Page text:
August 26, 2009
On Friday, six of us (volunteers), five elephants, and five staff went on an overnight trek up to a very special place that Lek calls elephant haven. It’s a piece of property that she purchased where the elephants can spend time roaming free in their natural habitat – away from the park for a little while.
It was a slow moving, pause to eat, stop to trumpet, meandering stroll along quiet roads and up hills covered with high grass.
That’s a big, wrinkly butt!
This big girl is what they call a white elephant. Her skin is pink.
Each elephant carried a bag of supplies that hung around their necks.
Not heavy bags…
They walked ahead of us at a slow, lumbering gate – setting their own pace. You haven’t truly bonded with an elephant until you’ve been on the backside of one of their farts. It seemed that the fresh air and the mountain trek got their insides going… Only 10 times worst then the dog!
While logging is outlawed, people still come to the forest to take down trees. In order to preserve them, the shaman will bless strips of orange cloth and tie them around a tree. The villagers will not cut down a tree that has been “blessed” and is protected by a cloth.
At the haven, the elephants dropped their loads and promptly headed for the nearest mud pond – caked on a layer or two – then moved off into the forest where they remained until the next morning.
Here’s mud in your eye! 🙂
Our accommodations felt a little like a Robinson Crusoe tale – a wooden lodge set in the forest trees – a basic roof that covered only half of the structure – and wood boards for beds.
The floor covered by the grass roof – bed. And for the record – no sleeping occurred that night – just a lot of tossing and turning. It’s all about the experience. I can sleep when I’m dead – right?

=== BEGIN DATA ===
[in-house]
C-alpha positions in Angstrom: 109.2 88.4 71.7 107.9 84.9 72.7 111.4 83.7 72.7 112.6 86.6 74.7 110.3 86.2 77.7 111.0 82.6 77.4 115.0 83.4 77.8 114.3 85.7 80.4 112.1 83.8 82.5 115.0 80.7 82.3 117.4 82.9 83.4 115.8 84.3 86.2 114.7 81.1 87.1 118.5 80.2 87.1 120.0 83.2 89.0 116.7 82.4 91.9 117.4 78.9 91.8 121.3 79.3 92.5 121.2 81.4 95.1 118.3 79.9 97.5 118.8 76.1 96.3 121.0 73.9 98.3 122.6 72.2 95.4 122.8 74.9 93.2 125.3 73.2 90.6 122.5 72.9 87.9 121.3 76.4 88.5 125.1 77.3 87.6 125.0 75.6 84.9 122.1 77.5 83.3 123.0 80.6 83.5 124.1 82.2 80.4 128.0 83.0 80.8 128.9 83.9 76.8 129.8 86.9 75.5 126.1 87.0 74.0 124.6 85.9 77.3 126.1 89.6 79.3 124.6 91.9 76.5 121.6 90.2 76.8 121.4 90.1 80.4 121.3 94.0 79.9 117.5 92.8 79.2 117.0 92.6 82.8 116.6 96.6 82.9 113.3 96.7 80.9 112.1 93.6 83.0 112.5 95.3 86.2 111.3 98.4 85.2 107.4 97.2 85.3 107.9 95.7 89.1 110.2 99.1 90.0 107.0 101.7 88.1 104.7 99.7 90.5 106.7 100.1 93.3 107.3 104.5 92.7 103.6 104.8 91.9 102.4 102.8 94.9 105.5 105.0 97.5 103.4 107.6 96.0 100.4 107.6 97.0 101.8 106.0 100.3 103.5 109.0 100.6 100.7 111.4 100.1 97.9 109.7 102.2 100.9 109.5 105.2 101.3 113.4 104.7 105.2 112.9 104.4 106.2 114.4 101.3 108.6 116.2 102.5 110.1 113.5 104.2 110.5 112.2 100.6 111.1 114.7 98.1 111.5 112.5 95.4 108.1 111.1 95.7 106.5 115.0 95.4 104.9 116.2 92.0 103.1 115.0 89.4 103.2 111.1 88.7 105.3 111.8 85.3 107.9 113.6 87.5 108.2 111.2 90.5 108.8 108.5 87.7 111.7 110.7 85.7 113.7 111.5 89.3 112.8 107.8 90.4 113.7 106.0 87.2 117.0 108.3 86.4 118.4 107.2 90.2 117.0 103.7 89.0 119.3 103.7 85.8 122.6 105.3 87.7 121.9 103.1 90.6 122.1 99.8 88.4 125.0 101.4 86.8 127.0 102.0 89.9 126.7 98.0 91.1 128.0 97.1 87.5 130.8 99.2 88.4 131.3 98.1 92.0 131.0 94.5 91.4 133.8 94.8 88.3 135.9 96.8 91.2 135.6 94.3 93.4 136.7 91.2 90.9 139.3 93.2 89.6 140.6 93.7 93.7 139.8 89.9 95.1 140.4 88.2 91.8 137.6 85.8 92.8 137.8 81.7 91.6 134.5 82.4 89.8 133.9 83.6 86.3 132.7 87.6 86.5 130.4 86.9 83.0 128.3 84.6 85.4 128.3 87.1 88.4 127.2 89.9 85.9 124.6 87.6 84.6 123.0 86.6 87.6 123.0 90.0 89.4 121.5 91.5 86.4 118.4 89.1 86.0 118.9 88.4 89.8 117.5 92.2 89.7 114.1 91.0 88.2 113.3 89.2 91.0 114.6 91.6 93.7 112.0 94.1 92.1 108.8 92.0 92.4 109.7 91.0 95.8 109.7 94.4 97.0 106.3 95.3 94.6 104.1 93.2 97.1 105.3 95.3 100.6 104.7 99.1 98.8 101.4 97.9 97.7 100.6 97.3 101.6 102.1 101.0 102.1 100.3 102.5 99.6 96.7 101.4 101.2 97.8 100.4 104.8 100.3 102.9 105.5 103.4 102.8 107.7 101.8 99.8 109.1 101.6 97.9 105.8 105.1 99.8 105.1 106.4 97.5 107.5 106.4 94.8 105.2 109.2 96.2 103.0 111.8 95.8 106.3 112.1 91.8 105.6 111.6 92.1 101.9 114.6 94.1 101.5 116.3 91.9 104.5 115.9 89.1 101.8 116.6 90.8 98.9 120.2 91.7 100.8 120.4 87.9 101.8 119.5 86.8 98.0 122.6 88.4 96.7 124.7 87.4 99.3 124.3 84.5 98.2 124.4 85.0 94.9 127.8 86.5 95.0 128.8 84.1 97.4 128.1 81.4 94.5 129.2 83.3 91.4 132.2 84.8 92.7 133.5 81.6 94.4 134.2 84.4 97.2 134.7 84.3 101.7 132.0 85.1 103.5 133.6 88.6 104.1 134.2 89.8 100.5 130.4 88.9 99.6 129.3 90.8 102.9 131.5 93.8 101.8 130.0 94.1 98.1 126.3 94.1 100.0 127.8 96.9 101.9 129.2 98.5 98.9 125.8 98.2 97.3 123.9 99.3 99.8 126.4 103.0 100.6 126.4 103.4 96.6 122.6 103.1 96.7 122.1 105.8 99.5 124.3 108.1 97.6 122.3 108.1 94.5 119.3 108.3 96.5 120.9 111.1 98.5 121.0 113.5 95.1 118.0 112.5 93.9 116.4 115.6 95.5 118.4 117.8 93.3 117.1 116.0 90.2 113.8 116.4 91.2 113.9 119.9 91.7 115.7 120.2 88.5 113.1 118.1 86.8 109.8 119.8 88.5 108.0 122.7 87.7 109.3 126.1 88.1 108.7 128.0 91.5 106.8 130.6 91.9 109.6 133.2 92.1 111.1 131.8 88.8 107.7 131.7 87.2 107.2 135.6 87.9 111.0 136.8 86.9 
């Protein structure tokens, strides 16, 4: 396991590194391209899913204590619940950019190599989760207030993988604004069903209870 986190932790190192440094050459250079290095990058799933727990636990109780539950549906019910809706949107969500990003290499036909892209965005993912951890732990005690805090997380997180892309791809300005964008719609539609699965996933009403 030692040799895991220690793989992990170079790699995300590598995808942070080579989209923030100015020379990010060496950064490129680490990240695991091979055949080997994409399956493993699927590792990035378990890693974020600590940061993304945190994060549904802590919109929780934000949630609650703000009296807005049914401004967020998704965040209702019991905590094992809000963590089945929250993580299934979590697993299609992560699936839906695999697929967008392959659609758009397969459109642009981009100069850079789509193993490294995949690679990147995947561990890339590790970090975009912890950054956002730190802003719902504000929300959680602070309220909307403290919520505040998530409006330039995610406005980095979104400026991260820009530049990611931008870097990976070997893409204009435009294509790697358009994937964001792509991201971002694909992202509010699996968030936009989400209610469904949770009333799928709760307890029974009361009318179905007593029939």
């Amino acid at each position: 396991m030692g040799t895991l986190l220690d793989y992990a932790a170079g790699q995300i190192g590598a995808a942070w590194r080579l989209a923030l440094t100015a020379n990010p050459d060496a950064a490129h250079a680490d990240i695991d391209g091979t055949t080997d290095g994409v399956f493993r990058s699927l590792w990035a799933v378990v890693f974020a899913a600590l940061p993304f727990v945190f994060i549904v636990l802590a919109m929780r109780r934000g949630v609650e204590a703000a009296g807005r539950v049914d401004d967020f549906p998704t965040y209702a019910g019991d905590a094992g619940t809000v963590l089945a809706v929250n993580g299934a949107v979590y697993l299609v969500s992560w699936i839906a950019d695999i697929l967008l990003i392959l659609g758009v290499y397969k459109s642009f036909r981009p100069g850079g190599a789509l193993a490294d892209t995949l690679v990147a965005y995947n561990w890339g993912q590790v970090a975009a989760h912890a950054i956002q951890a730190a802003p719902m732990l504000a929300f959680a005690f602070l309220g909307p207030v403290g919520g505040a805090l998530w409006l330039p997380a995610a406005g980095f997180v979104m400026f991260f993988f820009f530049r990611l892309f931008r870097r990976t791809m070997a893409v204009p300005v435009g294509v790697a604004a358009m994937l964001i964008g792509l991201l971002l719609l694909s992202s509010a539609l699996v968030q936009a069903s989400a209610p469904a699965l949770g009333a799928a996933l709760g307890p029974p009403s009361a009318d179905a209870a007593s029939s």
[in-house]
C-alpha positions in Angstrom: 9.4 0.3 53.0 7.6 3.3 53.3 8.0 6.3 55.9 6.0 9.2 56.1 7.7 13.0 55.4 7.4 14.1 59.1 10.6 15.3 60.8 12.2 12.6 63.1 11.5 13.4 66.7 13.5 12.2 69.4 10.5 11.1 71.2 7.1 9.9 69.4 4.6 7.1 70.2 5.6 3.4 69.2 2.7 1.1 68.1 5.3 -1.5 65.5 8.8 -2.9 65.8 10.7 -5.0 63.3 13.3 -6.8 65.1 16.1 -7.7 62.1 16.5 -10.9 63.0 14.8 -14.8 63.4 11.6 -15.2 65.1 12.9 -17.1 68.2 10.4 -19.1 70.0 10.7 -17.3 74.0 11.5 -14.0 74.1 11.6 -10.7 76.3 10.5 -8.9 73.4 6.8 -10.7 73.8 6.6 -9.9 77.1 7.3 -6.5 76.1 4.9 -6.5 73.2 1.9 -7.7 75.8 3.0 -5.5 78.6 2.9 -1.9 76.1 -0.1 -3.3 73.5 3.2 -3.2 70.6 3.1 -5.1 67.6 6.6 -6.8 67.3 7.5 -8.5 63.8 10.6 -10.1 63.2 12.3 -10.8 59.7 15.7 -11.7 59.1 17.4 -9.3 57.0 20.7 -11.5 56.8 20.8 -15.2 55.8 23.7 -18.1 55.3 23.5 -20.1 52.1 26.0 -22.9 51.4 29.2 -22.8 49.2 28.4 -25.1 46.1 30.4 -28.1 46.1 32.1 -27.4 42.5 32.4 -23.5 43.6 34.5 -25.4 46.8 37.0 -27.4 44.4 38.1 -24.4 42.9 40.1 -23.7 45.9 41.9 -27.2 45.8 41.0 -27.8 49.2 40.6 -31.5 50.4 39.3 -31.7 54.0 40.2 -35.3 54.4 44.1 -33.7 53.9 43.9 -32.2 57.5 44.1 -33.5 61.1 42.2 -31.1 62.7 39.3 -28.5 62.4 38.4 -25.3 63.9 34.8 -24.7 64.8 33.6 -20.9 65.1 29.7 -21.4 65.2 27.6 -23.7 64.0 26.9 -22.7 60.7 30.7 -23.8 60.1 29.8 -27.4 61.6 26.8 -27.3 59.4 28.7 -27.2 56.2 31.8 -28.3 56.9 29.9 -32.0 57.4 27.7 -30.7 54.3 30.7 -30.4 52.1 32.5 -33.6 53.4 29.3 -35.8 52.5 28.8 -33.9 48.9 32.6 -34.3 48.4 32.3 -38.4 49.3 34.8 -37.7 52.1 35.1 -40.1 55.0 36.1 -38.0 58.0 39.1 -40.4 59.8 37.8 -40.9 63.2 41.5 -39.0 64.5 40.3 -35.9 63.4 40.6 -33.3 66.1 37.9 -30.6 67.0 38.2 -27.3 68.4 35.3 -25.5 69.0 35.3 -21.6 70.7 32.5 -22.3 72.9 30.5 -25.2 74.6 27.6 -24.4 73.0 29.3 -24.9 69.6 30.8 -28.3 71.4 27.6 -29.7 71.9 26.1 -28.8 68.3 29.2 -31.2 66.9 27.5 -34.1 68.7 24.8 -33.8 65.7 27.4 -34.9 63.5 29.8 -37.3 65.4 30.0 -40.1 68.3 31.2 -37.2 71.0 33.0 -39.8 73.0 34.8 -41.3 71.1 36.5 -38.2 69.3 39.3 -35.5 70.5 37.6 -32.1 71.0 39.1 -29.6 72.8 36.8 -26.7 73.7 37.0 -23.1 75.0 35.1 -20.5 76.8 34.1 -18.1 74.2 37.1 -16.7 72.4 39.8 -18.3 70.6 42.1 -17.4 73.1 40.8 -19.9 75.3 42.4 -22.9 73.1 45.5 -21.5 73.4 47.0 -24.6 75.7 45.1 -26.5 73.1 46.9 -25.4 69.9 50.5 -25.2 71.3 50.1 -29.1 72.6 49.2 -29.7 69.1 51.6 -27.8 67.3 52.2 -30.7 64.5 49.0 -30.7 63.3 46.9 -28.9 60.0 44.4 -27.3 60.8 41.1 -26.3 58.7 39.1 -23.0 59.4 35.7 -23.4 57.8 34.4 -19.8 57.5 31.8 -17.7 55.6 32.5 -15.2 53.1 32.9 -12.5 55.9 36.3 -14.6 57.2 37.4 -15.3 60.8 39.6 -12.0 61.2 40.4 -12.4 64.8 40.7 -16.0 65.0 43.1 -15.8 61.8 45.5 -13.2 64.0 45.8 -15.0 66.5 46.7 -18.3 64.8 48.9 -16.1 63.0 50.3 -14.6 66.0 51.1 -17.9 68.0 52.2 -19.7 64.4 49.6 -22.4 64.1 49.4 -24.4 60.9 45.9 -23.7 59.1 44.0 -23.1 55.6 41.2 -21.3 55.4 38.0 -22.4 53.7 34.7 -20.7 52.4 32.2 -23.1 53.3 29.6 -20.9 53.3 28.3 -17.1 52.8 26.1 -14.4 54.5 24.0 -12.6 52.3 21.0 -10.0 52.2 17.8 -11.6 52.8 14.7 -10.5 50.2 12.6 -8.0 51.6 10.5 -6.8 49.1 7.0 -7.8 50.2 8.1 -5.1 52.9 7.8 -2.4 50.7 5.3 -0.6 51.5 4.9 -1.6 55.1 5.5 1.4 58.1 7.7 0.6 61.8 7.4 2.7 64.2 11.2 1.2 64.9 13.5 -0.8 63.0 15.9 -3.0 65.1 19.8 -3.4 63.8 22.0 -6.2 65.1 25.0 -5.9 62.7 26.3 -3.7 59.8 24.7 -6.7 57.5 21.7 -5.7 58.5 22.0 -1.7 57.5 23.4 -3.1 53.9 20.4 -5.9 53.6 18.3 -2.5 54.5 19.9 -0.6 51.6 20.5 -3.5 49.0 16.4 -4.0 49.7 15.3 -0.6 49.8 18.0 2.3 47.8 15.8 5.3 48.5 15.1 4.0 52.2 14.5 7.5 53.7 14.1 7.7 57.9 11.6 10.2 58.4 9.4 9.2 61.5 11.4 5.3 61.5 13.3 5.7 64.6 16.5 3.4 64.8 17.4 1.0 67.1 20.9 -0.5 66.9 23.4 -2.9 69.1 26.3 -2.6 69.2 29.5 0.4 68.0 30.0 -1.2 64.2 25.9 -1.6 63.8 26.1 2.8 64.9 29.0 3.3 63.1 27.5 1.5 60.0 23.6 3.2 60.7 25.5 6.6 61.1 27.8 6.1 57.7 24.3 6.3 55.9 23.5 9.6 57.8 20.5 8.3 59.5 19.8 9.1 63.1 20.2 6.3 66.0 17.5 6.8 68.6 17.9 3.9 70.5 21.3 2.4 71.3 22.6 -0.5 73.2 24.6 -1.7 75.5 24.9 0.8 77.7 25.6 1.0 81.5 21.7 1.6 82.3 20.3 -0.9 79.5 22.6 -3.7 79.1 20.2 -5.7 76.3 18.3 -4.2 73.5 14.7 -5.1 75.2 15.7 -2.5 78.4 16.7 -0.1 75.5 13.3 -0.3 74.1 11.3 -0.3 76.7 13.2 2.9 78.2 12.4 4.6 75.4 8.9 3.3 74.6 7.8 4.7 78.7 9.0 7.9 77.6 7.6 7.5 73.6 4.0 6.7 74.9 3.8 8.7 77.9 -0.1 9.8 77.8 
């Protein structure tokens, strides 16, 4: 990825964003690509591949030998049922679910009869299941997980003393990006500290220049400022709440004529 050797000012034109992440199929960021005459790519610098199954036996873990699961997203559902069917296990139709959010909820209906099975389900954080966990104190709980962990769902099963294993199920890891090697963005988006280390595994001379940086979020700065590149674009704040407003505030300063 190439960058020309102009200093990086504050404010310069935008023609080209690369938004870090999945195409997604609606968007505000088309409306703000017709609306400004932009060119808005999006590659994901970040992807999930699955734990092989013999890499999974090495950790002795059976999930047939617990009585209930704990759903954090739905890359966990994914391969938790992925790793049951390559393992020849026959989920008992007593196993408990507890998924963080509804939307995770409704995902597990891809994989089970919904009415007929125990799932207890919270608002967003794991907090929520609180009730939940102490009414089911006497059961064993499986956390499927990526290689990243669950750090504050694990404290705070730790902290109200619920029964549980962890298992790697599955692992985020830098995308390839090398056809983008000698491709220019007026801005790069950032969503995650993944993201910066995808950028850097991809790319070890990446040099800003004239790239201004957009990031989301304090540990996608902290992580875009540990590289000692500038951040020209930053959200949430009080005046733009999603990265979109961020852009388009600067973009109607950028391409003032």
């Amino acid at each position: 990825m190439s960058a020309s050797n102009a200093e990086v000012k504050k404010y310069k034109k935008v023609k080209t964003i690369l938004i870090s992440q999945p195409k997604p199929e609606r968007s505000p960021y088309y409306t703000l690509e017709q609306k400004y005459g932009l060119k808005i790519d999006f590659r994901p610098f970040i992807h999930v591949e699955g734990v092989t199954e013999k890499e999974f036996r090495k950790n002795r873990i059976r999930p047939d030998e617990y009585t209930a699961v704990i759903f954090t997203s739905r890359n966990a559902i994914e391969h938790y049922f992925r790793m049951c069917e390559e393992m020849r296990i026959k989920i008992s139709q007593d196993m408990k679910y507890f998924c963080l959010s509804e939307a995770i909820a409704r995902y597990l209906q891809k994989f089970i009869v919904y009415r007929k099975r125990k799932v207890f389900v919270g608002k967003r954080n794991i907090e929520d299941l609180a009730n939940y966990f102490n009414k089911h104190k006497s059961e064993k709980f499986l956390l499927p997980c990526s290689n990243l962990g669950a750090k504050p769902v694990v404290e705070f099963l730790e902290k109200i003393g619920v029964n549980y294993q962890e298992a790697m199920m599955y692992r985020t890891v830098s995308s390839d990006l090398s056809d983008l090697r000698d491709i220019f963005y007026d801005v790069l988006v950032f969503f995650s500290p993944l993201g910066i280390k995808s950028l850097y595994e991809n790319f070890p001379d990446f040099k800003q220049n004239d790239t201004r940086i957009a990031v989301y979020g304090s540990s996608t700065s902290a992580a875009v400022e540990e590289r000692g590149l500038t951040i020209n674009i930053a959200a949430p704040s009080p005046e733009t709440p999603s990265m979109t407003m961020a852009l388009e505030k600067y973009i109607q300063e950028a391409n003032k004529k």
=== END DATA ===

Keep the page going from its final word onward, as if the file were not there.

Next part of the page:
At least we had mosquito nets
Pom started cooking dinner as soon as we arrived
Donna, Mira, me and Linda
Fire pit — getting ready to light the fire for the evening
There were so many jungle sounds all around us – it was soothing and nerve-wracking all at the same time.
and the sounds of the forest and the singing of the mahouts lulled us to sleep.
The mahouts entertained us with their music and song before bedtime – really nice! The mahout is the elephant caregiver. Each elephant at the park has their own personal mahout who watches out for them and personally cares for them
The next morning, we enjoyed a full breakfast, coffee, and a fire in the pit that made toast!
Heading home was interesting. The elephants had been gone all night – doing their elephant thing – none of them were in camp when we packed up to leave – and no one was concerned. Off we went, walking through the trees and grass, downhill and occasionally, one of the mahouts would call out to the elephants. Eventually, each and every one of them appeared in the trees and fell into line heading down the mountain.
They looked happy and relaxed – just chillin’